The Tea Party has evolved from a cable-news curiosity into a political and cultural force that decides elections and casts an Everest-sized shadow over the coming midterms. It has spawned countless articles, essays, and op-eds that attempt to explain it, define it, and gauge its power.

So it is easy to forget that, in the weeks and months after CNBC’s Rick Santelli delivered his February 19, 2009, jeremiad against the Homeowners Affordability and Stability Plan, in which he called for “all the capitalists” to come to Chicago for a “tea party,” none of this seemed inevitable. Santelli spent days backpedaling, telling MSNBC’s Chris Matthews, for instance, that he had “great respect for the administration” and wanted it to “win.” “I’m not coming down hard on Barack,” Santelli insisted.

In fact, as the Drudge Report and other conservative outlets pointed readers to a video of Santelli’s rant, and people around the country began organizing Tea Party rallies against President Obama’s agenda, the broader media world was mostly indifferent. For a brief moment, the Santelli affair was dismissed by many as just another made-for-cable-news drama that would fade when the next one arose.

The left press, in particular, fundamentally misread the Tea Party and inadvertently helped it congeal into a real political force. Its mistake was journalistic: oversimplifying a genuinely complex phenomenon. But the cause was political: a desire to destroy a perceived threat. The new towers of the left media, sites like Talking Points Memo, The Huffington Post, the Center for American Progress’s ThinkProgress, and programs like MSNBC’s The Rachel Maddow Show, did not take the movement seriously and their initial coverage was mocking.

The exception, a piece by Mark Ames and Yasha Levine published on February 27, 2009, on Playboy’s Web site that attempted to situate Santelli and his rant inside a coordinated “rightwing PR machine,” foreshadowed where the left press was headed once mockery failed. CNBC threatened to sue, and Playboy removed the piece from its site.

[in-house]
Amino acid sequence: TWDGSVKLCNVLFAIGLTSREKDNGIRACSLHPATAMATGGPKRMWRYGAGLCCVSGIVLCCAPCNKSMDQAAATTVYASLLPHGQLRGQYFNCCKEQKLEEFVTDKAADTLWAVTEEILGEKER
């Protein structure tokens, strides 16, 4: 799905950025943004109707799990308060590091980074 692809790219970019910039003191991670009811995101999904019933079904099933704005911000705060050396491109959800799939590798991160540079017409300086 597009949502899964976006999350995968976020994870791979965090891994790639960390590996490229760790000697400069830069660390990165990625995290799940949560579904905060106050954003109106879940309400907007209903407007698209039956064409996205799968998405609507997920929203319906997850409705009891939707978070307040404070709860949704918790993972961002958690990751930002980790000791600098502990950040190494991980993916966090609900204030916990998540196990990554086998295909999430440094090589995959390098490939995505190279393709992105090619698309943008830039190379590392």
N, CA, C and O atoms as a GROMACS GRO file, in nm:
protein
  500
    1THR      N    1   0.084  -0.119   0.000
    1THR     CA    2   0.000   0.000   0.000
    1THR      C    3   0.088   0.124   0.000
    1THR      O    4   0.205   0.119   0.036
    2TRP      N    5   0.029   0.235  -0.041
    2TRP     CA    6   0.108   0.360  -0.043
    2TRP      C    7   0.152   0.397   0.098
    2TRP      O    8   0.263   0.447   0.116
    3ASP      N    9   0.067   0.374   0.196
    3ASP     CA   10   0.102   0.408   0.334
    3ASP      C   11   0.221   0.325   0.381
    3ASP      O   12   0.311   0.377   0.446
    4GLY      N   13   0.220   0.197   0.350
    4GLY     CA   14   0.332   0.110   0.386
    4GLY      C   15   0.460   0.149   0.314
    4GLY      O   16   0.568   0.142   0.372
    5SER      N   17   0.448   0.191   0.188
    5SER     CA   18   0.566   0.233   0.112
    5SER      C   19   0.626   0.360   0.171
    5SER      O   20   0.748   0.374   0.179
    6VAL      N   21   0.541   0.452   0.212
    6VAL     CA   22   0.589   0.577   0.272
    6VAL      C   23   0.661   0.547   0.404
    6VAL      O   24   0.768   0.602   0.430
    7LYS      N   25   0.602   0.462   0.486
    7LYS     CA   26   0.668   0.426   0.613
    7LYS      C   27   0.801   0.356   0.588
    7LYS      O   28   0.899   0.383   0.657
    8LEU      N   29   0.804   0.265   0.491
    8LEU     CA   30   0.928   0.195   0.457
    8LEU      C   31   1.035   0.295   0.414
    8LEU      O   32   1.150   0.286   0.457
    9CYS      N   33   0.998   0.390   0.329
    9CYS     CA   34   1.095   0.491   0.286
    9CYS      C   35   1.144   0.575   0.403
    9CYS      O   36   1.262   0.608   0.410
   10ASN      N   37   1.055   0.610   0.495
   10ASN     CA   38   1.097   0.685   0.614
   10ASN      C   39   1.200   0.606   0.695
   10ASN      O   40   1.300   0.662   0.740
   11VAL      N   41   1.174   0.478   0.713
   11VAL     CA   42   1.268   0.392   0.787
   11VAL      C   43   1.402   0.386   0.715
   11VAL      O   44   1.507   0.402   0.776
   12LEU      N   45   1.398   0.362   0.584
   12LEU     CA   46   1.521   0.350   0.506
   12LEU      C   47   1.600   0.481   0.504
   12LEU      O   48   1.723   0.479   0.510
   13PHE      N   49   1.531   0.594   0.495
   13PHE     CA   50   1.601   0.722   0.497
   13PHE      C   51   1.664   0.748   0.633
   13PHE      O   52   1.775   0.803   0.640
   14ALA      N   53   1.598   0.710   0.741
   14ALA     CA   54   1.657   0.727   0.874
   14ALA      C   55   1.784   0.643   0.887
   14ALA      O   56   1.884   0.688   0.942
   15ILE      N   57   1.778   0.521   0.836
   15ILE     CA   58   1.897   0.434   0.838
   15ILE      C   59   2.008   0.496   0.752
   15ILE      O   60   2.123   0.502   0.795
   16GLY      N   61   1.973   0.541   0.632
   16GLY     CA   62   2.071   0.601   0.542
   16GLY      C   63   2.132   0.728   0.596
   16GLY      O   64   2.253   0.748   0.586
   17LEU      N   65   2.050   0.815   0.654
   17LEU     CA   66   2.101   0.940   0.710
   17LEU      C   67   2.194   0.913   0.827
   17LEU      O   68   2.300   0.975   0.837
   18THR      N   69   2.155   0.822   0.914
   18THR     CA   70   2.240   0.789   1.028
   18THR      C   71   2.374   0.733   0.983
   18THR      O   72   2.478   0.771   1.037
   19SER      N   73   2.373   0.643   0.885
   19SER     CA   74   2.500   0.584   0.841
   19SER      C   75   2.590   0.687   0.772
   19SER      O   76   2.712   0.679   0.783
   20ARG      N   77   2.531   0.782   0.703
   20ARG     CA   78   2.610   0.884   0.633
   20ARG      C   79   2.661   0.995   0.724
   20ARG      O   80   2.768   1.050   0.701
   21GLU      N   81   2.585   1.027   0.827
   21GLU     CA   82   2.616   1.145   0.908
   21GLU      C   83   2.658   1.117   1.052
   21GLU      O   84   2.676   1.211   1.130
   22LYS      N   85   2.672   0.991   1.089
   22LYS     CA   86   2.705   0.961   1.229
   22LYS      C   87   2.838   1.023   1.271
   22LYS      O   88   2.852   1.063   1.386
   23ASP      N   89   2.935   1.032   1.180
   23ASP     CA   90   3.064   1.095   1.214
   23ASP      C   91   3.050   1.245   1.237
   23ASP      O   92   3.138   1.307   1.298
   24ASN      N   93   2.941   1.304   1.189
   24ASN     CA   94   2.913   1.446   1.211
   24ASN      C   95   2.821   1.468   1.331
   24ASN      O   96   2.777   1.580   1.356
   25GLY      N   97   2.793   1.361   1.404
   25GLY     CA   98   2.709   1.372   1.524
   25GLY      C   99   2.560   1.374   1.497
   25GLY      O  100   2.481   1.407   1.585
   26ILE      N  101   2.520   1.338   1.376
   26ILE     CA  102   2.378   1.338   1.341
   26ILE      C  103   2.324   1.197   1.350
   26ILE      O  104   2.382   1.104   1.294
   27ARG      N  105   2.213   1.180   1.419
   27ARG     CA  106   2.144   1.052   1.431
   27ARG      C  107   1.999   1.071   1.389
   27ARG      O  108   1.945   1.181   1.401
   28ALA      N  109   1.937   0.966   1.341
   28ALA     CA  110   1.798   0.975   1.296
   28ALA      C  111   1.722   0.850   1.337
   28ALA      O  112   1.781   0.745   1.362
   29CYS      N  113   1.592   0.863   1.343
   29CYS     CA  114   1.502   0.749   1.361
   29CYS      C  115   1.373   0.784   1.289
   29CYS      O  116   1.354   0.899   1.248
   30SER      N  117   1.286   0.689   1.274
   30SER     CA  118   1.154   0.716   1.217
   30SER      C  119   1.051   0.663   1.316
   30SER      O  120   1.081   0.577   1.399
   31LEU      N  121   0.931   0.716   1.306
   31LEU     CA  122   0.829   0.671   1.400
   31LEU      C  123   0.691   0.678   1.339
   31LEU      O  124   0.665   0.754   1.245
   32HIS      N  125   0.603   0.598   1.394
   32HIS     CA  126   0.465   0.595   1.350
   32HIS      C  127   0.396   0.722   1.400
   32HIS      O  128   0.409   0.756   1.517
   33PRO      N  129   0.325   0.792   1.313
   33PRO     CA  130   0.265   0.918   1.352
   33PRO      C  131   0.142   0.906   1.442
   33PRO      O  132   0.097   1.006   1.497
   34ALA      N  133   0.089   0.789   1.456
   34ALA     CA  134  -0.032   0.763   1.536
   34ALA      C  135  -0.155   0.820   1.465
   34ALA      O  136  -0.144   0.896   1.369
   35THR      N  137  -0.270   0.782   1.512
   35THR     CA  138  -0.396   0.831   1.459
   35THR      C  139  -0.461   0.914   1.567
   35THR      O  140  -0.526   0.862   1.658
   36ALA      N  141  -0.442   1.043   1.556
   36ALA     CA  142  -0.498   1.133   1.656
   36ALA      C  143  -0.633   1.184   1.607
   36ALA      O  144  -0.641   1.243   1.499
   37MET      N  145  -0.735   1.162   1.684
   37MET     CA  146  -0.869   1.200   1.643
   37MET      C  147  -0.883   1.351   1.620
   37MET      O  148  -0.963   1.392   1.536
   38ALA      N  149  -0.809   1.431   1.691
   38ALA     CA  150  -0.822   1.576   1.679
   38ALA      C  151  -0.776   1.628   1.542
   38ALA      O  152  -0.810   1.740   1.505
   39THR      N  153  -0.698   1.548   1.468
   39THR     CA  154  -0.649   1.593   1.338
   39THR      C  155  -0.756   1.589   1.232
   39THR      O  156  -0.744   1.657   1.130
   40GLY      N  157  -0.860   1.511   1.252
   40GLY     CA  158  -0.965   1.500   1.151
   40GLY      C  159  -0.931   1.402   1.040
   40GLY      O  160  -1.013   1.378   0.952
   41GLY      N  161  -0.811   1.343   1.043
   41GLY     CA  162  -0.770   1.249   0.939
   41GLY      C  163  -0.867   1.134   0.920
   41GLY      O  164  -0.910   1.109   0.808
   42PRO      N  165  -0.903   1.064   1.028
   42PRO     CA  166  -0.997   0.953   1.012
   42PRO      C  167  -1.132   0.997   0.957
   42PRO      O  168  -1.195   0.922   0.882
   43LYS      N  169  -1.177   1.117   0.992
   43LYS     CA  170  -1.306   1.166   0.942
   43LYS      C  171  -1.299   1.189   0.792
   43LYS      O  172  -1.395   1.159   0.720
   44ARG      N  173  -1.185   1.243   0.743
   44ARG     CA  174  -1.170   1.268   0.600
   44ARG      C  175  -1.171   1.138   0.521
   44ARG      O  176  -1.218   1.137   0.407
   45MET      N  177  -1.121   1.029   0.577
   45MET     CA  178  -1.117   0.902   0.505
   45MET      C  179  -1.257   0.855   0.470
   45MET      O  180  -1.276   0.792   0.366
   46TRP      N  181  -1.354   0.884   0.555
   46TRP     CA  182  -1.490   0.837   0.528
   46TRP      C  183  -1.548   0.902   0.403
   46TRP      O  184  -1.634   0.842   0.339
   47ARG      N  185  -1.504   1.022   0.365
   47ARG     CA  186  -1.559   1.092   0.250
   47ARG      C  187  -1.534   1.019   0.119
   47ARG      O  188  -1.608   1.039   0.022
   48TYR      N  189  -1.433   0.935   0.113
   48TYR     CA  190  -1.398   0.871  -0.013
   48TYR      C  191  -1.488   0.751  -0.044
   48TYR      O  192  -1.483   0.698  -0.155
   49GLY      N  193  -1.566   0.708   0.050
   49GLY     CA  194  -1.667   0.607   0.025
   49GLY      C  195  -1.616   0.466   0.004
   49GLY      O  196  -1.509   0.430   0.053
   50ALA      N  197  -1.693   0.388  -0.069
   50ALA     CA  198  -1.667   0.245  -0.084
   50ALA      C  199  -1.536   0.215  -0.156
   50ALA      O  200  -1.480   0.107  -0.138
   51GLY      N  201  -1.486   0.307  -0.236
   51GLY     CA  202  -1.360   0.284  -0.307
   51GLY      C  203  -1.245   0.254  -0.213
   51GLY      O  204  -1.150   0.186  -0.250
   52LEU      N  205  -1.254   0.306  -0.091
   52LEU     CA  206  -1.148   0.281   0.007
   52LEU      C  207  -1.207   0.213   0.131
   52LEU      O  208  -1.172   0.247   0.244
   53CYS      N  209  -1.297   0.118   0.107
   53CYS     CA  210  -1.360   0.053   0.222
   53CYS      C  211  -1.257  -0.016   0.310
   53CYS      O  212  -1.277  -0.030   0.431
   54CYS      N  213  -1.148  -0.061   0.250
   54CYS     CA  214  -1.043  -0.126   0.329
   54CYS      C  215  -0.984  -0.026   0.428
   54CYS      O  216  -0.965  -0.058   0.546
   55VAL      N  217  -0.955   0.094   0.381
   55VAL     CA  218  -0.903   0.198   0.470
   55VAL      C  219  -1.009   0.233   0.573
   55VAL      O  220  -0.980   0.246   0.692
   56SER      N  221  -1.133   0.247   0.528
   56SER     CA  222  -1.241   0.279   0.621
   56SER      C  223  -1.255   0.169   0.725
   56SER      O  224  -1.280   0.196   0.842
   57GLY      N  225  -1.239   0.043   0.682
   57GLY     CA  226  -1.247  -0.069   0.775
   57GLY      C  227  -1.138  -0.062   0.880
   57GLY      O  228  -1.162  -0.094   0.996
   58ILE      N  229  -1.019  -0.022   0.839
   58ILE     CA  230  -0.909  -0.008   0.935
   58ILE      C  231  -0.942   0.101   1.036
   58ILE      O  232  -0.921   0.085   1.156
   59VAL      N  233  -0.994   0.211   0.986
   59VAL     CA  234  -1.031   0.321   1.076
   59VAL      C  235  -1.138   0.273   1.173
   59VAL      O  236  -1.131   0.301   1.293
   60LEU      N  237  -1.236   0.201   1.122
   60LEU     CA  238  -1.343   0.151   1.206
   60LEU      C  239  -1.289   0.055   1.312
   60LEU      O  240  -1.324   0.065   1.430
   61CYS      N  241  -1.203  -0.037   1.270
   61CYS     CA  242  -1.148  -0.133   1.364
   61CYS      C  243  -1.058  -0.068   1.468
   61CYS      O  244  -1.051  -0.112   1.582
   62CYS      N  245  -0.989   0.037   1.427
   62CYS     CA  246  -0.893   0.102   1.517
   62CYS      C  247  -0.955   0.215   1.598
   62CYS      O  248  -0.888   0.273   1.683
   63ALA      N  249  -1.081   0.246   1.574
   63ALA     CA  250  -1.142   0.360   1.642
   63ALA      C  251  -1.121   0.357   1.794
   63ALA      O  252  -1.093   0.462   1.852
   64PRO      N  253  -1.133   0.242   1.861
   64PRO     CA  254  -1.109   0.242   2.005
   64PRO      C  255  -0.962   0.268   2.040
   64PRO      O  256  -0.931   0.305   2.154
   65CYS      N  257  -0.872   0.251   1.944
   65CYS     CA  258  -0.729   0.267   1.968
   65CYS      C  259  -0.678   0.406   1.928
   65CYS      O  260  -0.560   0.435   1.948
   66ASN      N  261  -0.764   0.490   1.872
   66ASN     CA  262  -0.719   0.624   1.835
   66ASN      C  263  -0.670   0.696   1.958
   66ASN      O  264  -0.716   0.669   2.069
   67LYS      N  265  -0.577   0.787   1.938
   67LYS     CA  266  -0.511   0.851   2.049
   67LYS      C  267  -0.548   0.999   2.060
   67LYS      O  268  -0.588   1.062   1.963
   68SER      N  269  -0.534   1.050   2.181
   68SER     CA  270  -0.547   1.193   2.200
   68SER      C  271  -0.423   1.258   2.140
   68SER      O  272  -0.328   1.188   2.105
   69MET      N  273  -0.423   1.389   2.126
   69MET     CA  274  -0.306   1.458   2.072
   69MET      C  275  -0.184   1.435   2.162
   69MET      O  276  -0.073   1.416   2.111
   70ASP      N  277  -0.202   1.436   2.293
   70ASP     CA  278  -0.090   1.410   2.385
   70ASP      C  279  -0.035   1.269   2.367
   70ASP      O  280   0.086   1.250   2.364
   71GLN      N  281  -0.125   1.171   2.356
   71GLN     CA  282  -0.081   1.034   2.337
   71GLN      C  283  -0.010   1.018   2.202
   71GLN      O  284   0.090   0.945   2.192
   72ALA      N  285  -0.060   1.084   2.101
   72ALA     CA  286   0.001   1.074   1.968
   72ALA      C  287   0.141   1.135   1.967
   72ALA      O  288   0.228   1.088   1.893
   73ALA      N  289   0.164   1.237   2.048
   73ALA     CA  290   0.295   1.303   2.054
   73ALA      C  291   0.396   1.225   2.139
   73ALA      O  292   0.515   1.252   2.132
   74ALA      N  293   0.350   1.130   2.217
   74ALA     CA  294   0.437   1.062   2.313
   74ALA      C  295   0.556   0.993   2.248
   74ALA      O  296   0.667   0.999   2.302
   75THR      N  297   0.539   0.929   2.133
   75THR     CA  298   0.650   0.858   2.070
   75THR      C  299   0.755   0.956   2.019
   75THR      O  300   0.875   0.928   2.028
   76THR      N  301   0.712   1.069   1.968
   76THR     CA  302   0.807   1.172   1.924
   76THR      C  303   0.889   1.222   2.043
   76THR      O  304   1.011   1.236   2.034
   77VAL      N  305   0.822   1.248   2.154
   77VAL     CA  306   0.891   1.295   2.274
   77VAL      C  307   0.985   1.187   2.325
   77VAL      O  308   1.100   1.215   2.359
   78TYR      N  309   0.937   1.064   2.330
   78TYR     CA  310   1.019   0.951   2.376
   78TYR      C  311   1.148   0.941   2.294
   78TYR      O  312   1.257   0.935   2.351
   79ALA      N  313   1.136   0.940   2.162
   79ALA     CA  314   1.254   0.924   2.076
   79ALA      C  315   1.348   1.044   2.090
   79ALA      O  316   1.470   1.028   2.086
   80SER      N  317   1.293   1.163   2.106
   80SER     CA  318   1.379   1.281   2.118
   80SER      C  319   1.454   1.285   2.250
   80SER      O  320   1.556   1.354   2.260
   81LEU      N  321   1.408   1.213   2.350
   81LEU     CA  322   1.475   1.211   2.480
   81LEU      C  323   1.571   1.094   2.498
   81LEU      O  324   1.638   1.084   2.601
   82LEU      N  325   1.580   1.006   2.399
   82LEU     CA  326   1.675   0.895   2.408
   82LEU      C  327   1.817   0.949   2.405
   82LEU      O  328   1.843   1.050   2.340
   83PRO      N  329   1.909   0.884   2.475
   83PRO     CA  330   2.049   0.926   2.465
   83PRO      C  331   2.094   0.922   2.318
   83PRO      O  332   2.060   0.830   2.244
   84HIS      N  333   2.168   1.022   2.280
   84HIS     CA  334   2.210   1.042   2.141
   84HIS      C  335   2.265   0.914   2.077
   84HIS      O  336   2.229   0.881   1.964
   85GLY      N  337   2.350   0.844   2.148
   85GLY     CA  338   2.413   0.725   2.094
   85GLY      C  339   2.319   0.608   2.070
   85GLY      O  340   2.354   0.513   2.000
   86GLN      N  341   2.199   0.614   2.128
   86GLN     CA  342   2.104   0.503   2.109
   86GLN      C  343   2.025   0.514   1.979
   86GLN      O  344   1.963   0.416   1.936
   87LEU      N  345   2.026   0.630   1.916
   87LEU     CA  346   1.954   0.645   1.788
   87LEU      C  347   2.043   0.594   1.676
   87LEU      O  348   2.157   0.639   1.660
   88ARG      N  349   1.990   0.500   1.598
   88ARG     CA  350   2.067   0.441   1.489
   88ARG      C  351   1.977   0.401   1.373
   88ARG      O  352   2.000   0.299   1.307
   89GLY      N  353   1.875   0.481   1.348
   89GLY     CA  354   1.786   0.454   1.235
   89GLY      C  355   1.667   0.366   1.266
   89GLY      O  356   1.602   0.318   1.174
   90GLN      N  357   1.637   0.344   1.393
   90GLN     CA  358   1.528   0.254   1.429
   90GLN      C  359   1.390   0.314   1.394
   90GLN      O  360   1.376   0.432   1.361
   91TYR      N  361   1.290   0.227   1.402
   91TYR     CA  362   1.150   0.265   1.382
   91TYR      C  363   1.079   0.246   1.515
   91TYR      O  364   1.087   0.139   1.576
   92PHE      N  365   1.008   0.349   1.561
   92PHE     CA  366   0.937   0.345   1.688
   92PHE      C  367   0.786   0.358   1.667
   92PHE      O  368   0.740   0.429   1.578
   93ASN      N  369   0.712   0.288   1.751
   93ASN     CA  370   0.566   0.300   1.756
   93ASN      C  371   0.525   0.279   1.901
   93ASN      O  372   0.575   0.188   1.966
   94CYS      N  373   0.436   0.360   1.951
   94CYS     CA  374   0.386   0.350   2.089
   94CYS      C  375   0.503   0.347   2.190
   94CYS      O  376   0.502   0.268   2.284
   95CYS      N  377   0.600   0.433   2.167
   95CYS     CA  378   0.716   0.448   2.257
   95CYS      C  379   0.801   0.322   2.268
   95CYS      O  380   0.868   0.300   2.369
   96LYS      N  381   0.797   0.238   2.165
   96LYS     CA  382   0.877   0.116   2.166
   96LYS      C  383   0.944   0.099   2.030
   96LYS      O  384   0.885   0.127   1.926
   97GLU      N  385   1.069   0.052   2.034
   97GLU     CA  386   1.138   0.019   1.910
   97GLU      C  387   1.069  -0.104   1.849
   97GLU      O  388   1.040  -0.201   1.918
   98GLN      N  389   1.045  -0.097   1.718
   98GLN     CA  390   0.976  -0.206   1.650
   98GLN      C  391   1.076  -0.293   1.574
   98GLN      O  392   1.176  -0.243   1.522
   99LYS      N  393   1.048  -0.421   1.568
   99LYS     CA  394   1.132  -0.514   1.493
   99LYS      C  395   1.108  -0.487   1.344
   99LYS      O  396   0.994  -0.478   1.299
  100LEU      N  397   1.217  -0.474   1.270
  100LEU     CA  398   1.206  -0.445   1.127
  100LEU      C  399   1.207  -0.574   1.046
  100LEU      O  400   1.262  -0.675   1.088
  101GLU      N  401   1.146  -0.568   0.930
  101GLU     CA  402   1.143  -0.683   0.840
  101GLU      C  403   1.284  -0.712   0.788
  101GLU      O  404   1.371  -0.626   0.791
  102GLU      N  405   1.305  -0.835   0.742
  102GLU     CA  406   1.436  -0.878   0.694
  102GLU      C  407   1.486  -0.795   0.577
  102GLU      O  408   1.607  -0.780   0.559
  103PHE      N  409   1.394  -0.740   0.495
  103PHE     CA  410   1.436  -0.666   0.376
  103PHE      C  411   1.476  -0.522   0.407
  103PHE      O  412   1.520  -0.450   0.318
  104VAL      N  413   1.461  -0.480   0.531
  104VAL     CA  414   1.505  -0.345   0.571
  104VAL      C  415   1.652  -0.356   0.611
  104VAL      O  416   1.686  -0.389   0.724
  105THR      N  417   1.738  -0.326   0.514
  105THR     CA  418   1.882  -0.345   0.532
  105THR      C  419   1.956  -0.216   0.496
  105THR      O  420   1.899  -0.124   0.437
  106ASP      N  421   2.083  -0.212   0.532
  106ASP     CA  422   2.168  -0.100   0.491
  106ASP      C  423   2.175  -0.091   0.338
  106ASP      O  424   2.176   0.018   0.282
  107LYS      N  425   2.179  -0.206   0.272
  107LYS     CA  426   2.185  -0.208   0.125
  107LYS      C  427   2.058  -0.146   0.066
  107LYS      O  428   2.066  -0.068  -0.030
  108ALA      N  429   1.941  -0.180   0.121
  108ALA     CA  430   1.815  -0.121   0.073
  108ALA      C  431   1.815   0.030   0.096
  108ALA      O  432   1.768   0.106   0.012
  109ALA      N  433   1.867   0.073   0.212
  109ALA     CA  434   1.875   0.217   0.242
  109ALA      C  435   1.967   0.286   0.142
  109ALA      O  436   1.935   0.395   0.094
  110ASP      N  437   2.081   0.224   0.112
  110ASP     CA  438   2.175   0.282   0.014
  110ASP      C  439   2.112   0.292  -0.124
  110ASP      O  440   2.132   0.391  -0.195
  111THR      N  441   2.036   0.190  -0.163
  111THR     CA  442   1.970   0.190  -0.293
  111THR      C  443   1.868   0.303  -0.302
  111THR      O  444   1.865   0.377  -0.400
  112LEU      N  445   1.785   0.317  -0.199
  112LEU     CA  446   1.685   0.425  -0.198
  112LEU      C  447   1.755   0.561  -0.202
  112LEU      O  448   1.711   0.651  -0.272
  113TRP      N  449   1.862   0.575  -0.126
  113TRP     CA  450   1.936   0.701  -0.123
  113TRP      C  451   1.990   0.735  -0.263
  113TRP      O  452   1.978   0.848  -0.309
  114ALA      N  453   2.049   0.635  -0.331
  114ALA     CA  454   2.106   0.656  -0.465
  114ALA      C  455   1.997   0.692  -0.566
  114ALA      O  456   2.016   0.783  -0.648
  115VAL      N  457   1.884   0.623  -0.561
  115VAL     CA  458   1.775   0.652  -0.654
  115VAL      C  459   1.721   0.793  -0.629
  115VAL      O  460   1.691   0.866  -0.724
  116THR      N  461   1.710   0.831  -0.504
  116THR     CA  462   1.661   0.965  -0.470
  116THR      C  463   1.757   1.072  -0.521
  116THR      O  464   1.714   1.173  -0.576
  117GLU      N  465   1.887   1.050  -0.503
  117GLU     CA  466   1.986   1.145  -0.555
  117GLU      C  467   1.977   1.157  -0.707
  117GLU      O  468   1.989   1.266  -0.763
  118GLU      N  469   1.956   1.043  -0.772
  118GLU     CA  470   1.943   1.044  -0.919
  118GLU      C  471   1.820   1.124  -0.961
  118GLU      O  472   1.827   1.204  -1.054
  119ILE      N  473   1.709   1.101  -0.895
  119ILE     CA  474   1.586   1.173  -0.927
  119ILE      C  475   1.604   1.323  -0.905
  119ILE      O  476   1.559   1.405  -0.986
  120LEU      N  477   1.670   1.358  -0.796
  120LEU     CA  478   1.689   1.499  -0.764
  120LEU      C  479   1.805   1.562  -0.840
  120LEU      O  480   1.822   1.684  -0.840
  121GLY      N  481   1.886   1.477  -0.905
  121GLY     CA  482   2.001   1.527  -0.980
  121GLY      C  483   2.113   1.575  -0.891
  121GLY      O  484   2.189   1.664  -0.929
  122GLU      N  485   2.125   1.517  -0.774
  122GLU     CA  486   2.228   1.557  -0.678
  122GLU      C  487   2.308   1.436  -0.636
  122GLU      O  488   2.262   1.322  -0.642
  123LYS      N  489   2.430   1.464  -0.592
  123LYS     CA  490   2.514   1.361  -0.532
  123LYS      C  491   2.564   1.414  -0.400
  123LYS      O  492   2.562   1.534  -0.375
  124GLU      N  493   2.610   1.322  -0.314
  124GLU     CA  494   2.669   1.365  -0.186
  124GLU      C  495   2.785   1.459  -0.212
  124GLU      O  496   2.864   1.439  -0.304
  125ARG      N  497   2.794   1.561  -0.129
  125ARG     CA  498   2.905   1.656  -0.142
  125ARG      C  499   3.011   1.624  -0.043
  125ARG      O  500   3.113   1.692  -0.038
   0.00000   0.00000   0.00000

By the summer of 2009, when activists flooded town halls to oppose cap-and-trade and health-care legislation, and into 2010, when the movement started deciding the winners of some early Republican primaries, the liberal press adopted the strategy of the Playboy piece and began trying to discredit the Tea Party by exposing its most extreme right-wing elements and its ties to big business.

An early signal that this strategy shift was coming was a March 23, 2009, piece by Lee Fang for ThinkProgress in which he alerted liberals to what he considered the bogus conservative scheme:

The “tea party” protests nationwide are being coordinated by the conservative public relations firm Freedom Works, which is run by former Majority Leader Dick Armey (R-TX). The tea parties are also being supported by Newt Gingrich, through his organization American Solutions For Winning the Future. Members of Congress, such as Rep. Jean Schmidt (R-OH), have appeared at previous rallies. In addition, Fox News’ Glenn Beck promotes the protests, and has launched a website publicizing the events.

Ultimately, neither strategy—derision or conspiracy theory—worked. As the nascent Tea Party movement continues to wield political power, the new liberal press’s effort to knock it down looks like a spectacular failure. The movement thrived on the negative attention from the left, which complemented the constant and shameless boosterism it received from right-wing media. The mainstream media, meanwhile, ignored liberal demands that it spend less time personalizing the Tea Party activists and more time investigating their funding.

I was acutely aware of the media’s treatment of the Tea Partiers because I was one of the first reporters for a left-leaning publication to take the movement seriously. In January 2009 I had moved from the libertarian Reason magazine to a liberal start-up called The Washington Independent. Tasked with covering “the re-making of the right,” I shadowed the young activists who organized the first Tea Party in Washington, D.C., on February 27, 2009.

David Weigel is a contributor to CJR.